Some folks wonder whether or not it’s true that a good leader can manage anyone—even someone doing a job the leader doesn’t understand or someone with skills the leader doesn’t have. And, if it’s true, how is it possible?
In fact, leaders are often responsible for individuals who perform tasks the leader may never have personally done. This is why you sometimes hear of managers and executives who successfully change jobs from one industry to a completely different one. How is this possible, you ask? First, leaders often coordinate activities of highly skilled, mature employees who are often capable of working with little supervision. Second, leadership is primarily a people activity. If a person has good people skills such as the ability to motivate, communicate, and listen, then that person has the most important attributes of being a good leader, regardless of the type of work being done by direct reports.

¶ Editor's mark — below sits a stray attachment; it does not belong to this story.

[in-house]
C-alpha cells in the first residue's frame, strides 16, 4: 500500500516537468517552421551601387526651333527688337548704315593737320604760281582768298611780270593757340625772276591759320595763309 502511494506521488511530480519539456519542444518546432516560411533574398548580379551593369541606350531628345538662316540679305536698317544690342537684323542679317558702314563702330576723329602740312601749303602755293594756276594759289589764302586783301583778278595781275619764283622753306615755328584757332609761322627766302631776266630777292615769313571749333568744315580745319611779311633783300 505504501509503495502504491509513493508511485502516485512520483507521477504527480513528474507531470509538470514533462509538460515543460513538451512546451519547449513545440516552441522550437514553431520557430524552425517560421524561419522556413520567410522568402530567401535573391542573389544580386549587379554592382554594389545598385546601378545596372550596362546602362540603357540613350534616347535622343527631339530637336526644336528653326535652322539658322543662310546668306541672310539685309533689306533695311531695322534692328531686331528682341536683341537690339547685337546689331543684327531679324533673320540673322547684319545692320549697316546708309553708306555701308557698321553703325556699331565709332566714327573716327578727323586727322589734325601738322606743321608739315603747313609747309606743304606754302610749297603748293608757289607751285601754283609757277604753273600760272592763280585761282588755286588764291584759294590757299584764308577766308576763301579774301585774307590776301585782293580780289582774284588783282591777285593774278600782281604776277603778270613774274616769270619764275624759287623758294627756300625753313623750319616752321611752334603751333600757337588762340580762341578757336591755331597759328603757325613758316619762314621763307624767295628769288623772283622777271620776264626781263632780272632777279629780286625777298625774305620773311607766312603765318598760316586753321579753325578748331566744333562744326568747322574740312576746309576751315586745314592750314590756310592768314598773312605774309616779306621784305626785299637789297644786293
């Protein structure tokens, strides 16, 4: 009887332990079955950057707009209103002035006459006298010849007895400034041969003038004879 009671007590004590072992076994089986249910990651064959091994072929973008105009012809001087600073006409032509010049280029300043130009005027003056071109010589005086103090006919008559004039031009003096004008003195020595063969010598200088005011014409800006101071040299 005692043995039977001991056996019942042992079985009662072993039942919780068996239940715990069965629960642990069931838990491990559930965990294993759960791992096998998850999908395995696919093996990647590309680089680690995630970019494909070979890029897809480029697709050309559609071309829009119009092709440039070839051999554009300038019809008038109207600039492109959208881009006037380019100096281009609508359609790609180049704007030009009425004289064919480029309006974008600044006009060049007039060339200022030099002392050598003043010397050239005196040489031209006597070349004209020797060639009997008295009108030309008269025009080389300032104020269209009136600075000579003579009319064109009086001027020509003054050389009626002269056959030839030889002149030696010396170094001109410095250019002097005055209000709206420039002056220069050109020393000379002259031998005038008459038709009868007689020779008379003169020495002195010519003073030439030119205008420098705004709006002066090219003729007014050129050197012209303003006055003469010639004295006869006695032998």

If an employee is working in a specialized job with which his or her manager has had little or no experience, that manager can still help that employee achieve top results by listening to find out what that person needs to successfully do the job and working to meet those needs. In addition, a good leader can be a sounding board for ideas and can help talk through problems. A leader can also represent the importance and value of the person’s work to others within the organization.
In short, an effective leader must be resourceful. Remember, a common definition of management is “getting things done through others.”